14. #14 Observer
    April 6, 2007

    Ed Darrell: It is ignorance that we need to fight against. I suspect many in the churches would join us in such a fight.

    And ignorance of history has no less a consequence as ignorance of science – both are abused for political and religious reasons. Tell me, how do you get a 60-year old to re-read the Constitution before they claim something is in it that’s not? Neon lights? Sugar and spice? Berating them? Asking please try to be an informed fellow citizen – just try? :-/

  15. #15 CalGeorge
    April 6, 2007

    Take a planetary view:

    6+ billion people, consummately anti-intellectual media firmly entrenched around the world, and fundie religions on the rise everywhere vs. a few hundred scientists dedicated to proclaiming enlightenment.

    Unless there is some revolution in world sensibility, things are not going to work out for the best.

  16. #16 Thousands or Billions
    April 6, 2007

    I agree with everything except the T-Rex coconut part. I’m willing to bet that T-Rex could indeed make a tasty Pina Colada.

  17. #17 Deb
    April 7, 2007

    If scientists could just explain what a freakin’ “theory” is, I’d be happy.

    Oh, and I hate it when scientists cow tow to religion. I love it when they instead stand up for science, like Neil deGrasse Tyson does.

  18. #18 Chris
    April 7, 2007

    Try to use the tactics of social manipulation and you’re taking the battle to the enemies’ home field, where they have the vast advantage.

    It’s worse than that. Social manipulation would be self-defeating. You can’t set yourself up as a Liar for Truth and expect it to work. Even if you succeeded you’d end up becoming a new Lysenko, enshrining your mistakes as dogma – and not even knowing it.

    Rationality is hard work, but taking the shortcut of tricking others into believing what you believe on rational grounds will corrupt what you are trying to build. Even if what you convince them to believe is actually true, as long as they believe it for irrational reasons, you have not made any progress in promoting rationality or equipping them to resist the next con job, delusion or just plain mistake.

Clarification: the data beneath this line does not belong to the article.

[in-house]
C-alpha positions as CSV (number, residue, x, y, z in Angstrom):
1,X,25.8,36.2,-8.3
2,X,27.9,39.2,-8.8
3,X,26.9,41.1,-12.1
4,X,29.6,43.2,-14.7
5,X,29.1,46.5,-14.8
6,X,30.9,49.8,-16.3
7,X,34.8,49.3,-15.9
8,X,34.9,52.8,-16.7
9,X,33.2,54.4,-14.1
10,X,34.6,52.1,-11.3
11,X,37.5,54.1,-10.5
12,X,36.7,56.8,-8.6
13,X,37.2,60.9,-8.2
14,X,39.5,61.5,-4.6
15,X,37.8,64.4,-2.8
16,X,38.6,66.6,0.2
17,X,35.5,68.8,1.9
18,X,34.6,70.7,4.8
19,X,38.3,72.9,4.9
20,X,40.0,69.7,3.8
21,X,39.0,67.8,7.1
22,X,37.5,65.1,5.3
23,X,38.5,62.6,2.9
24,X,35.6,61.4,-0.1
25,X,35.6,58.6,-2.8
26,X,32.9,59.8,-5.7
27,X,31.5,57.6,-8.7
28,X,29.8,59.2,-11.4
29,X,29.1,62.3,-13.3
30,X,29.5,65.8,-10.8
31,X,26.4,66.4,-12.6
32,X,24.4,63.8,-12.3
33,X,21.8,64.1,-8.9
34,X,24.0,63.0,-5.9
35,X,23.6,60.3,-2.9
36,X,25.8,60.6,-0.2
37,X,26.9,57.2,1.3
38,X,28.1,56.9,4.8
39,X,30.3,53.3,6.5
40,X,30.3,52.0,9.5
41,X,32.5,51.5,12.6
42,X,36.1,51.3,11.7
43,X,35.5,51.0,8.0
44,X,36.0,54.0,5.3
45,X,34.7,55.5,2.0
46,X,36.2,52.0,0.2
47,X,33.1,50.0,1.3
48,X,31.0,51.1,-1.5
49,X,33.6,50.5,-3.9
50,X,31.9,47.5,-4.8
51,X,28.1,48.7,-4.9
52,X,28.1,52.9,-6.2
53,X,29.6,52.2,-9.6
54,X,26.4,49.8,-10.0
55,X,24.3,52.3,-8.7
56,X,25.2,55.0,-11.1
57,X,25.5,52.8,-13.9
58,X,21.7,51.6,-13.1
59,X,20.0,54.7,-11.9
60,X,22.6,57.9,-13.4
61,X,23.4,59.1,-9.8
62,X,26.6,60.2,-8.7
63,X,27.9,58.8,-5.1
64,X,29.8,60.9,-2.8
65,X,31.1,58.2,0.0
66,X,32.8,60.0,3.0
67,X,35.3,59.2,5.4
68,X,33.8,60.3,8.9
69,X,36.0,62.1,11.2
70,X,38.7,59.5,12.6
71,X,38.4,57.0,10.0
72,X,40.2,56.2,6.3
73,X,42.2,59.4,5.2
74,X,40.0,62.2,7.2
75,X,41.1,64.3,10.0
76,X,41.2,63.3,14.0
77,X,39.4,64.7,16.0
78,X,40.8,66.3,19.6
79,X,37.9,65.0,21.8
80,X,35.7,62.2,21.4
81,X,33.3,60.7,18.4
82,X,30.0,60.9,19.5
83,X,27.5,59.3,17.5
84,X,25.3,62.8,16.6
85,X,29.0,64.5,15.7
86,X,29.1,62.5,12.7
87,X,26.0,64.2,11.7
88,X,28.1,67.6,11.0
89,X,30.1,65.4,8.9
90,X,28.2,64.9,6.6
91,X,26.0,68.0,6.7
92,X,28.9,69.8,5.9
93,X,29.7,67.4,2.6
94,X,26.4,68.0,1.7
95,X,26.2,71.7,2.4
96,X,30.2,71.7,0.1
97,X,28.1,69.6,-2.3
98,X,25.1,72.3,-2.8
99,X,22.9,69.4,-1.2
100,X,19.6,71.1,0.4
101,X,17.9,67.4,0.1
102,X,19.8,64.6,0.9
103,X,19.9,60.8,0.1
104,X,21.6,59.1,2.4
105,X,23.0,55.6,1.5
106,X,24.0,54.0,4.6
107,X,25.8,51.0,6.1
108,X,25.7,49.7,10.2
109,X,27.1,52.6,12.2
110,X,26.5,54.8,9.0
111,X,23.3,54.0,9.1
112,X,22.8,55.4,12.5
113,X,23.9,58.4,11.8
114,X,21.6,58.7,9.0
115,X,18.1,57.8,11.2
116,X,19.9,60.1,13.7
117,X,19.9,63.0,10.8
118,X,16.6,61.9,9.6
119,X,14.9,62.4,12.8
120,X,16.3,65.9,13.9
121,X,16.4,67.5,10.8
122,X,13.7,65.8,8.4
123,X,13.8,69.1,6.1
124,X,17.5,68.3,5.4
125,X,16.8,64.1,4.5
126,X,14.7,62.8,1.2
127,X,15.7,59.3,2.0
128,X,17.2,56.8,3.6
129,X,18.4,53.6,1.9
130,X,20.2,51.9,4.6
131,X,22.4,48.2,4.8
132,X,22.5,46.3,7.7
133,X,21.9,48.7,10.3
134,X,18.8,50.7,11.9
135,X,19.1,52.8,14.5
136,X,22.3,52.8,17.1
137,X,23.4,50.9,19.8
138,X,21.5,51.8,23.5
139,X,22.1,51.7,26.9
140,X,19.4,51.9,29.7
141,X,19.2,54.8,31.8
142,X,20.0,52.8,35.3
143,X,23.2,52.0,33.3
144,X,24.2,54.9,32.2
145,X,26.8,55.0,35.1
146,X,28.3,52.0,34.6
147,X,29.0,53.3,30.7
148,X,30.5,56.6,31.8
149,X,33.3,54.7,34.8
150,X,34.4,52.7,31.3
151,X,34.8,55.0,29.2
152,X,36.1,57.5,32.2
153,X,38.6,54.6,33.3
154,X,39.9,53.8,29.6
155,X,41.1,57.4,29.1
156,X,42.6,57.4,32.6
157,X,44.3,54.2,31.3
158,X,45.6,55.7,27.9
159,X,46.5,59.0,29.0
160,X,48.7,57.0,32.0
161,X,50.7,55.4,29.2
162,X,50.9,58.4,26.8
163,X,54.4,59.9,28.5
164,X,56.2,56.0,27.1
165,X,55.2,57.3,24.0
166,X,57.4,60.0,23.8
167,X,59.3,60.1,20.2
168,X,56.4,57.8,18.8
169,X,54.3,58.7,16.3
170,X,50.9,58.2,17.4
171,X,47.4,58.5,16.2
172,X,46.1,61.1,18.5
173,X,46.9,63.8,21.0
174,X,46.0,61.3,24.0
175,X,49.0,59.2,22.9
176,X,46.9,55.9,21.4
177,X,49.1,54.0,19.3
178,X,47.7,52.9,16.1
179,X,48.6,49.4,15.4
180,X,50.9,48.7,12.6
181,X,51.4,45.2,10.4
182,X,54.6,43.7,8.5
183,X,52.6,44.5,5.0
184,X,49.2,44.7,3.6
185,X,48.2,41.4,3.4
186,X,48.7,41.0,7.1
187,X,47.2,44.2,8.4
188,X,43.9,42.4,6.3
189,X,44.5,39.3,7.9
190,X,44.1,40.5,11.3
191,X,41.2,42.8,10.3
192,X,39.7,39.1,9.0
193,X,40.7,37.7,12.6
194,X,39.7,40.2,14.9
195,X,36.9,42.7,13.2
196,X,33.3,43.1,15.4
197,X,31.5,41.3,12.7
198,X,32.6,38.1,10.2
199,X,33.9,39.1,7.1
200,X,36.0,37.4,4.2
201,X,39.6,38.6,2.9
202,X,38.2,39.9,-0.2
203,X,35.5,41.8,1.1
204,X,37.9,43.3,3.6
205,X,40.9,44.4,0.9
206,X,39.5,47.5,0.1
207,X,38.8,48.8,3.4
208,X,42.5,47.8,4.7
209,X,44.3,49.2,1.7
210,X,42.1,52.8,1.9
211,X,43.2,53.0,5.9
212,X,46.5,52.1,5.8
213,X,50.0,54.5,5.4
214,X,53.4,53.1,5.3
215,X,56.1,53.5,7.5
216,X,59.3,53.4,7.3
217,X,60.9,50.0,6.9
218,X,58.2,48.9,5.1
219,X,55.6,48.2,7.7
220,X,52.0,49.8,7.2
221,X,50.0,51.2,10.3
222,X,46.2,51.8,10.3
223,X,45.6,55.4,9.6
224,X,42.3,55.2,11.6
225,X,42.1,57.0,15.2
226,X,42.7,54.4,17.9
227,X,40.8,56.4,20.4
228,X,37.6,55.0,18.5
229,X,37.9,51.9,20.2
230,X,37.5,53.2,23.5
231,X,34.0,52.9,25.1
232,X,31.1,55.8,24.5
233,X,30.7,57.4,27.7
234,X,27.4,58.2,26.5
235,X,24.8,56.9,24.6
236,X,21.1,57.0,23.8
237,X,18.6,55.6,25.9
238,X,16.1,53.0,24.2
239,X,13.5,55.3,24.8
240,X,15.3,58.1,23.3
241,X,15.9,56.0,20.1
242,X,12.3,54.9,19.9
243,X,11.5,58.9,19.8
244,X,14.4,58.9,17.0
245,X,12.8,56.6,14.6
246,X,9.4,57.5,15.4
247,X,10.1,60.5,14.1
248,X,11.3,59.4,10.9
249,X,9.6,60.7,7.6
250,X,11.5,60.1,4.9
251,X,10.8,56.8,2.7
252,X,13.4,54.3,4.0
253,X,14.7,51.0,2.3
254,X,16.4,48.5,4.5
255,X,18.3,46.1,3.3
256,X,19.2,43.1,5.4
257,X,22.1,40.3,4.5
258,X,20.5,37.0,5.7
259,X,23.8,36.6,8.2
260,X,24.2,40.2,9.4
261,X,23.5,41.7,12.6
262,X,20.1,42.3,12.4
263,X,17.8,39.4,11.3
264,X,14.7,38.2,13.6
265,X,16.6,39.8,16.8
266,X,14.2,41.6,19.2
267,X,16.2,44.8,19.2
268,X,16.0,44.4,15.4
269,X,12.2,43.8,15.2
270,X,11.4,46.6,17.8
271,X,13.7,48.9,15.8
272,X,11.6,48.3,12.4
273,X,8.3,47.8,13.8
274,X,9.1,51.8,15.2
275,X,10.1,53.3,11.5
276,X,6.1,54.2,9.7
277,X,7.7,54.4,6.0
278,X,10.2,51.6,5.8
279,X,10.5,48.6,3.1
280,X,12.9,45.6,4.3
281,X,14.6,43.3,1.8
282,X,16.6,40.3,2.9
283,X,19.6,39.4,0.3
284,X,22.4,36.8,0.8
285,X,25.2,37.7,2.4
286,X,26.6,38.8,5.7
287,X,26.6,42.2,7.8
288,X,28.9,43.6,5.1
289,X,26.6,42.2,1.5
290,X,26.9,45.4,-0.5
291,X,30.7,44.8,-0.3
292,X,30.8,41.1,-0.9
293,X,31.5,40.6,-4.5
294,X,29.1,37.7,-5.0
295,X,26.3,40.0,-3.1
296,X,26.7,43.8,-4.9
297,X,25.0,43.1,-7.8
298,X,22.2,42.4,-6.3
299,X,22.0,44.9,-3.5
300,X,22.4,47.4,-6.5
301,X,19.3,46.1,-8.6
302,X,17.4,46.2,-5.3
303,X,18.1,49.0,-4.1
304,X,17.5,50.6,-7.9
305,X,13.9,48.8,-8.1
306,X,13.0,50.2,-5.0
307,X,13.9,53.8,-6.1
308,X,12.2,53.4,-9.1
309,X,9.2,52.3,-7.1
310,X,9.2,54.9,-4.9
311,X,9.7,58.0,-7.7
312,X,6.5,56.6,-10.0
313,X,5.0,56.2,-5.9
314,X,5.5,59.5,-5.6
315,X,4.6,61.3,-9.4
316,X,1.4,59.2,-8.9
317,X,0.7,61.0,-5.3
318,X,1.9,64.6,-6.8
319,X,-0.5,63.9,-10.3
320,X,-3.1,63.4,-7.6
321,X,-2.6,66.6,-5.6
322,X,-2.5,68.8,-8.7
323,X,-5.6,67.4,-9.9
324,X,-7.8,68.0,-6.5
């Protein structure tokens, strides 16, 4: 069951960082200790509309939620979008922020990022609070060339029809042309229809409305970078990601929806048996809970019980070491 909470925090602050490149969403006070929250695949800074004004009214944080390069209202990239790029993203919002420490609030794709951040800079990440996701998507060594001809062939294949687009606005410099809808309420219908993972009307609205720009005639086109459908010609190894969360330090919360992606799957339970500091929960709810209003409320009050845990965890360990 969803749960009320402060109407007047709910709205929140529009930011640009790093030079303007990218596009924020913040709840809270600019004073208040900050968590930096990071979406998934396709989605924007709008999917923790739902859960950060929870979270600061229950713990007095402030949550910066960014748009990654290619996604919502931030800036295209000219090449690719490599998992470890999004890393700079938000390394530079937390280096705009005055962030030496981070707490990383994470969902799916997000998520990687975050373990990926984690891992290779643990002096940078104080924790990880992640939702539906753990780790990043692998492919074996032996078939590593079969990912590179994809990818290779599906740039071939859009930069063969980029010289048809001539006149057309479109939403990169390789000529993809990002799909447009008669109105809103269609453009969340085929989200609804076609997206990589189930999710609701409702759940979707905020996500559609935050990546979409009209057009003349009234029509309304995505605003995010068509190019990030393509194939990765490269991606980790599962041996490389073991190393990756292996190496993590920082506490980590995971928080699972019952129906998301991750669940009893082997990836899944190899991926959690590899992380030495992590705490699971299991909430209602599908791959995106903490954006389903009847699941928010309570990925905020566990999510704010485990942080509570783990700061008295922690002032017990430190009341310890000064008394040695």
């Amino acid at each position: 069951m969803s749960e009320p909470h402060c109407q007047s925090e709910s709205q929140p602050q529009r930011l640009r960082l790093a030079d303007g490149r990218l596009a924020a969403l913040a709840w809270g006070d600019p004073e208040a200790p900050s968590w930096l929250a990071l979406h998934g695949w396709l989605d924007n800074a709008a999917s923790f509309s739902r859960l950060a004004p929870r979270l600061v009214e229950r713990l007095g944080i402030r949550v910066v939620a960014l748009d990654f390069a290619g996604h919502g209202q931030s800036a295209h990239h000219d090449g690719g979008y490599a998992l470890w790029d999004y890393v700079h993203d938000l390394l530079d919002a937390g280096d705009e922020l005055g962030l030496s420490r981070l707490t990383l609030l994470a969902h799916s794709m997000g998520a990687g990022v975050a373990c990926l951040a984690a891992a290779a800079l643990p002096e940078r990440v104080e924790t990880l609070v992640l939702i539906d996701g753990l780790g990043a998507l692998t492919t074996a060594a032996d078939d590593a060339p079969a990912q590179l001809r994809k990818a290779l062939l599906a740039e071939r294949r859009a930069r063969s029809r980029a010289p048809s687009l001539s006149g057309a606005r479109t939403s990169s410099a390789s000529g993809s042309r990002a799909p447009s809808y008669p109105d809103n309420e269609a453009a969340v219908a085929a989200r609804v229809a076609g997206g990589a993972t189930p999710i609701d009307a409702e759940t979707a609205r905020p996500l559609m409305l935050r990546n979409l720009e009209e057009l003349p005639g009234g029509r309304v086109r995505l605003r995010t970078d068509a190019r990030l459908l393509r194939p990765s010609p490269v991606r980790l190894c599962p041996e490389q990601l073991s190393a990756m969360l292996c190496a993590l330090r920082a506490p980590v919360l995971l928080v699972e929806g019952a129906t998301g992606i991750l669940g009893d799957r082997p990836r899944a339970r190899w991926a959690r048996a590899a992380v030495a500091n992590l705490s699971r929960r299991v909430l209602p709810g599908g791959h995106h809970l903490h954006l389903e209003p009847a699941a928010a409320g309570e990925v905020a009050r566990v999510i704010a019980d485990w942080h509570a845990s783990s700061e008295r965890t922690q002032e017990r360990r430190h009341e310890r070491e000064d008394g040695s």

*That* is why evolution, and atheism, and the age of the earth are ultimately all side issues. The real issue is not what you believe but why you believe it. Once you have that, everything else follows. Convincing people who are dedicated to believing what the evidence says is easy: just show them the evidence.

  19. #19 Keanus
    April 7, 2007

    I have to be honest and admit I haven’t read more than half the foregoing comments, so if I repeat someone, I apologize. (I also haven’t read the Mooney/Nisbet piece in Science, not having a subscription or immediate access to that.) But I see a number of things that should be said.

    A. Most of the public, and here I mean the educated public, those with some college or more, have no clue what “doing” science means much less understand the rigor new ideas in science undergo before acceptance. Just witness the extent to which the public conflates “believe” with “accept because of empirical data.” And the extent to which that same public thinks truth in religion means the same thing as truth in the sciences.

    B. As much of an impediment it is to understanding, attacking religion directly is seen by almost all religious people as an ad hominem attack. And nothing closes the ears more quickly than that. One has to attack the tenets–e.g., the 6000 year old Earth, that the Noah hosted dinosaurs, that mankind’s only ancestor are Adam and Eve–since they are one root of the problem, but religion per se should remain off base, if one is to have any hope of traction.

    C. Attacking religion generally or specifically will immediately render all one says as irrelevant. Someone else has observed that Dawkins energizes both opponents and supporters by his attacks on religion and belief, and labeled him the “Hillary Clinton” of evolution. He has a point. She’s a polarizing figure and so is he. Polarizing figures in a society as divided as the US do not solve problems; they sustain them.

    D. Given the low level of understanding of science in the US, any reasoning has to be offered at a vocabulary and syntax understandable by one’s audience. Reader’s Digest long ago learned to rewrite its articles to an eighth grade level or lower to succeed. (Like it or not, that’s the reading level of the average “educated” American.) We need to do the same for our arguments.

    E. The media need to be made to understand that the intellectual classes, the ones on whose ideas the rest of society depends are heavily skewed toward the skeptical–atheists and agnostics if you wish–and that in society at large atheists and agnostics are no marginal minority. Polls consistently show us to exceed 10% of the population and growing. We now number in excess of 30 million and we vote in disproportionate numbers to our portion of the population. Media should and must give us as much of a voice as the fundamentalists, evangelicals and Pentecostals, if they want to reflect the country as a whole. They do not now. Most of the time they ignore us or invite someone who’s more caricature than reality.